• You’ll need to transfer the required funds to a Thai bank, and this may well be an escrow account that the property agency manages. Do your due diligence before this point, ensure that the property agent is reputable, and consult with an excellent Thai lawyer before transferring funds.

4. The costs, taxes, and other fees involved with buying property in Thailand

There will be some costs involved in buying property in Thailand, the ones you can expect are:

  • Transfer fee (usually around 0.25% of the property price)
  • Legal fees and taxes, including stamp duty, can be up to 12%, depending on your buy-in province. Foreigners are also liable for a yearly income tax on any rental earnings they make from their Thai investment properties. You’ll need to speak with your accountant about how much this will cost you if you’re not already paying it back home!
  • Land title registration costs vary from one district office to another. Still, they should typically come out at under USD400 for an average condo purchase in Bangkok’s condos market or USD1500+ for land plots deep within Thailand’s countryside where there is no infrastructure yet.
other fees involved with buying property in Thailand

5. Things to consider when deciding whether or not to purchase property in Thailand for foreigners 

  • Foreigners are not entitled to Thai citizenship or a passport, so you’ll need your visa if you want to travel around the region. The good news is that Thailand has some of the most convenient and affordable visas in Southeast Asia for people from all walks of life. Check out our guide on how to get a tourist visa here –
  • It’s also worth considering what kind of lifestyle you’re looking for before making any decisions about where to buy property in Thailand. If you intend to spend more time inside the country than outside it, it might be better to purchase something closer to Bangkok (and HUAWEI stadium), which could make an ideal holiday home option too!
  • There will always be risks involved with investing in property, especially property bought during the planning stage. I’d be cautious about this as there’s always the chance that the building company may go belly up, and then you will be left high and dry.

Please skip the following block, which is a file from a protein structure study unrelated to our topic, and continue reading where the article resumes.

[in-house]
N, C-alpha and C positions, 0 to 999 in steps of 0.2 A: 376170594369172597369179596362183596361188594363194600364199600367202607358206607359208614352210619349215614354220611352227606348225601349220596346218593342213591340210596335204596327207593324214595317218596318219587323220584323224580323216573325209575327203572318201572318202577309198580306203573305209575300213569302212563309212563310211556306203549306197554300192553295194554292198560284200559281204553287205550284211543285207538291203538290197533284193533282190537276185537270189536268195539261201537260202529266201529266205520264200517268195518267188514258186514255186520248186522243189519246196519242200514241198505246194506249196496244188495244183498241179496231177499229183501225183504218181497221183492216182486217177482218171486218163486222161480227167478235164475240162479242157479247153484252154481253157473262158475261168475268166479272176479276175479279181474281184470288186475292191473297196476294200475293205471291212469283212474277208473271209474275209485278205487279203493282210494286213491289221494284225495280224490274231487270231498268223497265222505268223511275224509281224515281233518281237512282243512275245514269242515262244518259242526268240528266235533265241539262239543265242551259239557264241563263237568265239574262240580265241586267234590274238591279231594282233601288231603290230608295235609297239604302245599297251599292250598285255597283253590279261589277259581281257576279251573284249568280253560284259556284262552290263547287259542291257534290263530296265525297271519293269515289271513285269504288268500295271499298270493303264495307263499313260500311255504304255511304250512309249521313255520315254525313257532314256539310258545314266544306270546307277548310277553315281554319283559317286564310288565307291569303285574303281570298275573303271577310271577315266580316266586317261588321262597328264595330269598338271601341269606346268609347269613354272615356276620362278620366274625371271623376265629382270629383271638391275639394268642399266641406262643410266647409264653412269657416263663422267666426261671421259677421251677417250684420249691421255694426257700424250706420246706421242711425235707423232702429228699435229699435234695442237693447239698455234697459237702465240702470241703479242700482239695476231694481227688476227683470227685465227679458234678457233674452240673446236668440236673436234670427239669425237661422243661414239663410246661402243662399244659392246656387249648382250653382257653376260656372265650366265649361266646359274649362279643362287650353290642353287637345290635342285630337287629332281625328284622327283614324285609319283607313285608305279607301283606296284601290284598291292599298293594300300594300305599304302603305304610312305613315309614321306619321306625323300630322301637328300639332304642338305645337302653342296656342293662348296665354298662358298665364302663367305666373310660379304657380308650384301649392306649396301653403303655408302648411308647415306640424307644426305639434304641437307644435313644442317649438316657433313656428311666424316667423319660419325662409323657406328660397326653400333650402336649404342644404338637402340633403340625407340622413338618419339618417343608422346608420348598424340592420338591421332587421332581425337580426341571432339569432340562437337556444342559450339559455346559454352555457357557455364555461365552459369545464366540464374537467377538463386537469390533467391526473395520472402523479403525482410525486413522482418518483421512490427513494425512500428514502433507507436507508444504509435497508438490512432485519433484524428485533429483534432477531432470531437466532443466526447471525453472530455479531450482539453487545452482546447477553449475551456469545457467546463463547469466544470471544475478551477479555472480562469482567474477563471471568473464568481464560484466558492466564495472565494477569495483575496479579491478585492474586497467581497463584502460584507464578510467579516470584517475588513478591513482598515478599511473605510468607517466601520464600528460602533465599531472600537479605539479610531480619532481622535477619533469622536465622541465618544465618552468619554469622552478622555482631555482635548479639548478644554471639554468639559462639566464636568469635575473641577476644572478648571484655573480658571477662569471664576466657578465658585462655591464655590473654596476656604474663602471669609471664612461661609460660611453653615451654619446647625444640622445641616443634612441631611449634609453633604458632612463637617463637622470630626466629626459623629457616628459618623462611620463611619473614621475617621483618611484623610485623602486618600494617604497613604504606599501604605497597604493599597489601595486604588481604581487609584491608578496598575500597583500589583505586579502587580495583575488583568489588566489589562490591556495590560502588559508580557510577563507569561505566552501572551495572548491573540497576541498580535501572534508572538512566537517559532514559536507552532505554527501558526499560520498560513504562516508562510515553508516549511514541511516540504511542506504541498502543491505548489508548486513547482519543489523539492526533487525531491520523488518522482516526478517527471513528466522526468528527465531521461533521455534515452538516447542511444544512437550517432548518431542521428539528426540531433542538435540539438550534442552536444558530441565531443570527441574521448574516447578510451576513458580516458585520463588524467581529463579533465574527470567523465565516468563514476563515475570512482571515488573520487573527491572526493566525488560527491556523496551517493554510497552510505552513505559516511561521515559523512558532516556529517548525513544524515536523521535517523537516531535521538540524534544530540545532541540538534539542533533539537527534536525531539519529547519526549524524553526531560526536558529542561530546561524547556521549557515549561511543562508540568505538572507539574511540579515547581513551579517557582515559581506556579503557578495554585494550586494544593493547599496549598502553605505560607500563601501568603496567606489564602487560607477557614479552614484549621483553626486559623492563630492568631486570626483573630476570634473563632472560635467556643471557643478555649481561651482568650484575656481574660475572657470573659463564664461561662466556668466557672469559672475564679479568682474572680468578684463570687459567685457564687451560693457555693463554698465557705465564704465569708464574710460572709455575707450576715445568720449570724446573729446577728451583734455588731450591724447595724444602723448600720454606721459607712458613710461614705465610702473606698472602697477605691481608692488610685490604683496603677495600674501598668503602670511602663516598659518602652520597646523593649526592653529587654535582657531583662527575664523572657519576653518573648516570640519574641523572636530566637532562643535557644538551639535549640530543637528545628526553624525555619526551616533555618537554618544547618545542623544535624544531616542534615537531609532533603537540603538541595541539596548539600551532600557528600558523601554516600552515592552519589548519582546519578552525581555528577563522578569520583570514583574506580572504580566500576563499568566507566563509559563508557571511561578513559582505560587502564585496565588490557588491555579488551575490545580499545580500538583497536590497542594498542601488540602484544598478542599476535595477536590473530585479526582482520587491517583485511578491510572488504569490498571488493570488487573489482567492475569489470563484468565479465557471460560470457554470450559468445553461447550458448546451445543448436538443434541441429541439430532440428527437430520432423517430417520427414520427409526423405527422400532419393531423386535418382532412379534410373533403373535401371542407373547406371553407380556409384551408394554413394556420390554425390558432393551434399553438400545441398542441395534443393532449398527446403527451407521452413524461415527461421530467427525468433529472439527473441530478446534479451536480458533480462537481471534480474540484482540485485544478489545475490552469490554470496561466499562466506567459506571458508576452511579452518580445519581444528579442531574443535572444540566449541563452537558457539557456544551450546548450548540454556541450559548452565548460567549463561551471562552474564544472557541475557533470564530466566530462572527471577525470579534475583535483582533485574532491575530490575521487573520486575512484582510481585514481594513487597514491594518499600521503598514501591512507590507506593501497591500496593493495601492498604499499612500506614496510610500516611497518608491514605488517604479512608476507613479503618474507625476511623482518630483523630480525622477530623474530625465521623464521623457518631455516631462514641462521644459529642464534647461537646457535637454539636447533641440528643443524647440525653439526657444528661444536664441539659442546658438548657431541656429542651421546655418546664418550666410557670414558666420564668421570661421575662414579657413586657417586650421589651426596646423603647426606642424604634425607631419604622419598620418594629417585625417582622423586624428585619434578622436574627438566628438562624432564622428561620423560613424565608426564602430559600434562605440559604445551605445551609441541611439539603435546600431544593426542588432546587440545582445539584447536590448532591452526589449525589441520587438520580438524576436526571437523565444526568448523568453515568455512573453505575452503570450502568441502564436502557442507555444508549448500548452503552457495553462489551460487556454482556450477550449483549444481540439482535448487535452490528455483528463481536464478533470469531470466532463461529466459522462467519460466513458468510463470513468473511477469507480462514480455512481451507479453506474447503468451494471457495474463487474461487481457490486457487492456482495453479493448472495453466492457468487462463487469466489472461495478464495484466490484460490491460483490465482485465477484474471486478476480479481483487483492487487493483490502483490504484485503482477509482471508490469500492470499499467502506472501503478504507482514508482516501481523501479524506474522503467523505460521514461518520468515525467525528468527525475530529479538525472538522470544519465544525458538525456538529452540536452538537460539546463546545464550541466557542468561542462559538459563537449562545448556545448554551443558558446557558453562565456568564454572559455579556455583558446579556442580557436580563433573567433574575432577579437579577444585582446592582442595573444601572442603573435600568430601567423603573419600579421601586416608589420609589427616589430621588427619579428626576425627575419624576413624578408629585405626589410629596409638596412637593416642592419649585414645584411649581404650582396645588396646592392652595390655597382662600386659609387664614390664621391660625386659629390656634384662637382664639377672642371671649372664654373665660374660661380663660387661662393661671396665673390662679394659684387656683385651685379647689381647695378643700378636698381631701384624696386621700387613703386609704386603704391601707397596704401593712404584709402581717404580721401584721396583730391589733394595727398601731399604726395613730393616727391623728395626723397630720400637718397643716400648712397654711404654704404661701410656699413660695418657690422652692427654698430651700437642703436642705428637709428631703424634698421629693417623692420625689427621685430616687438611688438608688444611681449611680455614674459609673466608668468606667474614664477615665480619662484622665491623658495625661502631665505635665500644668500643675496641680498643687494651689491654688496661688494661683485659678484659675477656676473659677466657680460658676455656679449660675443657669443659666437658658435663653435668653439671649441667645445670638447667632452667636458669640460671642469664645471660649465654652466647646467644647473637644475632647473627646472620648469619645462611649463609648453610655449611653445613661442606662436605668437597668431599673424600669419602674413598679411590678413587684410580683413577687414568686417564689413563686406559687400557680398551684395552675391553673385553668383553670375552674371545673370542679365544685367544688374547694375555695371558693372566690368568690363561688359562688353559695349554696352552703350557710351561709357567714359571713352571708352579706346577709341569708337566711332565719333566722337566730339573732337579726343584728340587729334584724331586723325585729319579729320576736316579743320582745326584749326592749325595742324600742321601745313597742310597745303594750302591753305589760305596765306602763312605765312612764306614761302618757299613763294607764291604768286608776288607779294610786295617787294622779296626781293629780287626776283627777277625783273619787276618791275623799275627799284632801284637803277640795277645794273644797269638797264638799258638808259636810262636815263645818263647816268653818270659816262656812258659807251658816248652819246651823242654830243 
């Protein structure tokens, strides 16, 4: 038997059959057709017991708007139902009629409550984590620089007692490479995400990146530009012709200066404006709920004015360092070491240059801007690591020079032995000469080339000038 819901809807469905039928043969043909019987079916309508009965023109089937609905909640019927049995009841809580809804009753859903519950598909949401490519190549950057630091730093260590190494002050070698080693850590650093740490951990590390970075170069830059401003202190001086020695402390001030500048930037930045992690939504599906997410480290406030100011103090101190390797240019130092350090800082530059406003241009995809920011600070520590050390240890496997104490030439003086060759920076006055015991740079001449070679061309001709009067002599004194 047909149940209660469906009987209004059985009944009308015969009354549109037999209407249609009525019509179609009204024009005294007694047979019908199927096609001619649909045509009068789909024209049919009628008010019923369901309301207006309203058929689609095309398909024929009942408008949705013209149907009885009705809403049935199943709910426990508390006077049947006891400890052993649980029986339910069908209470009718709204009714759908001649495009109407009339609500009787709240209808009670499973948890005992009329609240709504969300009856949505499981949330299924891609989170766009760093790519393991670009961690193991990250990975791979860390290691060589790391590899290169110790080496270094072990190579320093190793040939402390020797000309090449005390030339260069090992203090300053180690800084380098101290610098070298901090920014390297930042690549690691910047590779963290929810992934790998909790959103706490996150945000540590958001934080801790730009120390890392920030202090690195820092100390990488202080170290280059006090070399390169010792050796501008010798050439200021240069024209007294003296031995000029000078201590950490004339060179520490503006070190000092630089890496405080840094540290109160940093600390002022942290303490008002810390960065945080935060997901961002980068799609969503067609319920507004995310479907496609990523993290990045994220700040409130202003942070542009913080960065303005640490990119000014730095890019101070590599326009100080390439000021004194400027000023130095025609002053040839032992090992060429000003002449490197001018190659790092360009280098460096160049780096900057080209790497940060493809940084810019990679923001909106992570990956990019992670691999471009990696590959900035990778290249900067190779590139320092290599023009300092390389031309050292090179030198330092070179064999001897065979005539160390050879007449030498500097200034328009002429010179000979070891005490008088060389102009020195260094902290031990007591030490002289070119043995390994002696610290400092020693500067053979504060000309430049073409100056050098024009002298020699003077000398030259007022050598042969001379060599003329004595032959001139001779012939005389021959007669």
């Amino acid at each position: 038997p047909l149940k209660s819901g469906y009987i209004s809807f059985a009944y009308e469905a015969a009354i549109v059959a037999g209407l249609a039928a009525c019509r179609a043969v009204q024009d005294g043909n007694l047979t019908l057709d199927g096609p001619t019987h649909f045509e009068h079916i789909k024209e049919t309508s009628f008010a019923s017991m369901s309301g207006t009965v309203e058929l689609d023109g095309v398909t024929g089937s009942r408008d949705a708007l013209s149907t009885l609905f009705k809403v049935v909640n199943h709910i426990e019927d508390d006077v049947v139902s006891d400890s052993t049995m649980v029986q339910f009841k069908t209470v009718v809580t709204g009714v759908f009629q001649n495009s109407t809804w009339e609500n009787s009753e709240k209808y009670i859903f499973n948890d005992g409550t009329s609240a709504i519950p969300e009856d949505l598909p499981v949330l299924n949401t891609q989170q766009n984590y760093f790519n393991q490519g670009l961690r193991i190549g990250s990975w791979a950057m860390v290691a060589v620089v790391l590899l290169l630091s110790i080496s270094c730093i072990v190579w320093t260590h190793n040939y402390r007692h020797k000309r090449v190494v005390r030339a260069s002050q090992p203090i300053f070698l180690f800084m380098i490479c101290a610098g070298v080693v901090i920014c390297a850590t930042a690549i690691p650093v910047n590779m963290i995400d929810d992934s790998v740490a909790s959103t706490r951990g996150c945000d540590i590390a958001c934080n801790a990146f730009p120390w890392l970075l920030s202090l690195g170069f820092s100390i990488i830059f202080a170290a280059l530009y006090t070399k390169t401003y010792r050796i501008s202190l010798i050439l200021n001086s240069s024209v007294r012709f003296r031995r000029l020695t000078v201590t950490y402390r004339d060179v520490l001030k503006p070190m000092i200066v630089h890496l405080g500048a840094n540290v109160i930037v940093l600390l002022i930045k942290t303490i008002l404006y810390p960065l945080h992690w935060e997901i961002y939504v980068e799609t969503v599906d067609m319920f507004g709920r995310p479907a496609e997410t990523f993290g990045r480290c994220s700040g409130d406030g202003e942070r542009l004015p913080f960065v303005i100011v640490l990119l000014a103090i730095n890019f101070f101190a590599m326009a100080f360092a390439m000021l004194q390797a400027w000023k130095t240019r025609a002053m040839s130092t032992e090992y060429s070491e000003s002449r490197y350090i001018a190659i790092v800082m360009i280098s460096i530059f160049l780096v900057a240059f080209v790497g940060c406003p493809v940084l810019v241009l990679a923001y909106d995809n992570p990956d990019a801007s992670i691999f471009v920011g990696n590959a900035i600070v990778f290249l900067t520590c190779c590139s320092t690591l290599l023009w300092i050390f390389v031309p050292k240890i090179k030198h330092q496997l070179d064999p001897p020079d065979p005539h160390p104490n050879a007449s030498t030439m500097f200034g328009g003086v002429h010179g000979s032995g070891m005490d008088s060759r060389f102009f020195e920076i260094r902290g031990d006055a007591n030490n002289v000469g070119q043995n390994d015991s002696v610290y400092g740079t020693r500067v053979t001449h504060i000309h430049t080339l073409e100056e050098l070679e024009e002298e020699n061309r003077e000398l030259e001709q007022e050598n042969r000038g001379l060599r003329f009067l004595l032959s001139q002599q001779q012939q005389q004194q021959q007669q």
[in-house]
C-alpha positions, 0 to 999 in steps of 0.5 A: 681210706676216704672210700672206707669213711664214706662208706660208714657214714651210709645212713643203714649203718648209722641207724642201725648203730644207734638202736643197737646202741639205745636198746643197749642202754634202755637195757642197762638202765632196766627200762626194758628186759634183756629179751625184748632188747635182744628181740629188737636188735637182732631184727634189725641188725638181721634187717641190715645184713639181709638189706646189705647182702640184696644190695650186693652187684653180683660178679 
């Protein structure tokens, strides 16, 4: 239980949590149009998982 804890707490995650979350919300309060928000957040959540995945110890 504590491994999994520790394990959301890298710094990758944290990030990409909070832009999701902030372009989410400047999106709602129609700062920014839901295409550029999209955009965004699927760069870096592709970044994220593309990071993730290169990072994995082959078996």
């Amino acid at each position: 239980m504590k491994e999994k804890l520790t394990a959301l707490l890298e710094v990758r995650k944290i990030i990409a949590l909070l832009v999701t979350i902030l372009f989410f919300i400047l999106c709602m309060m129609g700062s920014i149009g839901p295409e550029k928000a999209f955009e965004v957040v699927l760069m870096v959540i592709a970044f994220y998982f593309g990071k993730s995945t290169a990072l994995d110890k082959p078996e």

Conclusion

If you are determined to buy property in Thailand, I can’t stress enough that you must hire a local Thai lawyer to look through the paperwork before you sign anything. This may cost you one or two thousand dollars, but the amount of stress it can save you is invaluable in the long run.

If you’re planning to buy a property in Thailand, then purchasing a condo/apartment is going to be the most hassle-free option. If you are determined to live in a house or villa in Thailand, renting will be the easiest option for you on this path.

About the author

Latest posts

  • Uncovering Rome: A Guide to the Top 10 Places You Have to See

    Uncovering Rome: A Guide to the Top 10 Places You Have to See

    Rome, one of Europe’s most ancient and beautiful cities, is packed with history and culture. From grand monuments to captivating works of art, Rome offers something for everyone. Whether it’s your first trip or your fifteenth visit to the city, you don’t want to miss out on all this fantastic place has to offer – […]

    Read more

  • Banking Options for Digital Nomads

    Banking Options for Digital Nomads

    Are you a digital nomad looking for banking options? Look no further; we’ll explore what it takes to ensure secure and reliable banking when you’re on the move. From how to open an international account and choose the most cost-effective provider to manage your finances from remote locations, these tips will help put your mind […]

    Read more

  • Ten best places to visit in Thailand for first timers

    Ten best places to visit in Thailand for first timers

    When it comes to traveling, Thailand is a country that should be on everyone’s list. With its diverse landscape and rich culture, there is something for everyone in Thailand. From the bustling city streets of Bangkok to the serene beaches of Phuket, here are the ten best places to visit in Thailand for first-timers! What […]

    Read more